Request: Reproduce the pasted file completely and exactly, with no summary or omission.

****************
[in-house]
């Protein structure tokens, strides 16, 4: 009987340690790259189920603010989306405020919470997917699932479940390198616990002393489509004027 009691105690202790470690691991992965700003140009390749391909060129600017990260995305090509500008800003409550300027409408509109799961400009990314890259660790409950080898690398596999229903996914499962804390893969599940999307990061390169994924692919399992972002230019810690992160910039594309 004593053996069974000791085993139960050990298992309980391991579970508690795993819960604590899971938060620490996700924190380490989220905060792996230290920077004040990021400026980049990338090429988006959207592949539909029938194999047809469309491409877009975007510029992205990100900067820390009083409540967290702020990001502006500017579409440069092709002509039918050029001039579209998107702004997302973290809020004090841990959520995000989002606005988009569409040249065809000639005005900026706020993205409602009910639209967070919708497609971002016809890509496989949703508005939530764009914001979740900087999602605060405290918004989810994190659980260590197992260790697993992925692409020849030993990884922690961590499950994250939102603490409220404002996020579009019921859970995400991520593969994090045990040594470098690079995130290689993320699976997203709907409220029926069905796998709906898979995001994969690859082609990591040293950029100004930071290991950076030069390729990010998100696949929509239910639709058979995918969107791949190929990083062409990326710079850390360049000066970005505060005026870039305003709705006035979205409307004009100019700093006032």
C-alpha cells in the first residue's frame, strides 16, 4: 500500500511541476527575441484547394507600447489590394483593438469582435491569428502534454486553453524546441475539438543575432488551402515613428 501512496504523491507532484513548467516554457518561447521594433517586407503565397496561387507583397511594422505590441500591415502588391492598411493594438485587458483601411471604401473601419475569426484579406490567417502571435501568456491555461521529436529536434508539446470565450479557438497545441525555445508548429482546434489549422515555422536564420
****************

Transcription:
[in-house]
């Protein structure tokens, strides 16, 4: 009987340690790259189920603010989306405020919470997917699932479940390198616990002393489509004027 009691105690202790470690691991992965700003140009390749391909060129600017990260995305090509500008800003409550300027409408509109799961400009990314890259660790409950080898690398596999229903996914499962804390893969599940999307990061390169994924692919399992972002230019810690992160910039594309 004593053996069974000791085993139960050990298992309980391991579970508690795993819960604590899971938060620490996700924190380490989220905060792996230290920077004040990021400026980049990338090429988006959207592949539909029938194999047809469309491409877009975007510029992205990100900067820390009083409540967290702020990001502006500017579409440069092709002509039918050029001039579209998107702004997302973290809020004090841990959520995000989002606005988009569409040249065809000639005005900026706020993205409602009910639209967070919708497609971002016809890509496989949703508005939530764009914001979740900087999602605060405290918004989810994190659980260590197992260790697993992925692409020849030993990884922690961590499950994250939102603490409220404002996020579009019921859970995400991520593969994090045990040594470098690079995130290689993320699976997203709907409220029926069905796998709906898979995001994969690859082609990591040293950029100004930071290991950076030069390729990010998100696949929509239910639709058979995918969107791949190929990083062409990326710079850390360049000066970005505060005026870039305003709705006035979205409307004009100019700093006032």
C-alpha cells in the first residue's frame, strides 16, 4: 500500500511541476527575441484547394507600447489590394483593438469582435491569428502534454486553453524546441475539438543575432488551402515613428 501512496504523491507532484513548467516554457518561447521594433517586407503565397496561387507583397511594422505590441500591415502588391492598411493594438485587458483601411471604401473601419475569426484579406490567417502571435501568456491555461521529436529536434508539446470565450479557438497545441525555445508548429482546434489549422515555422536564420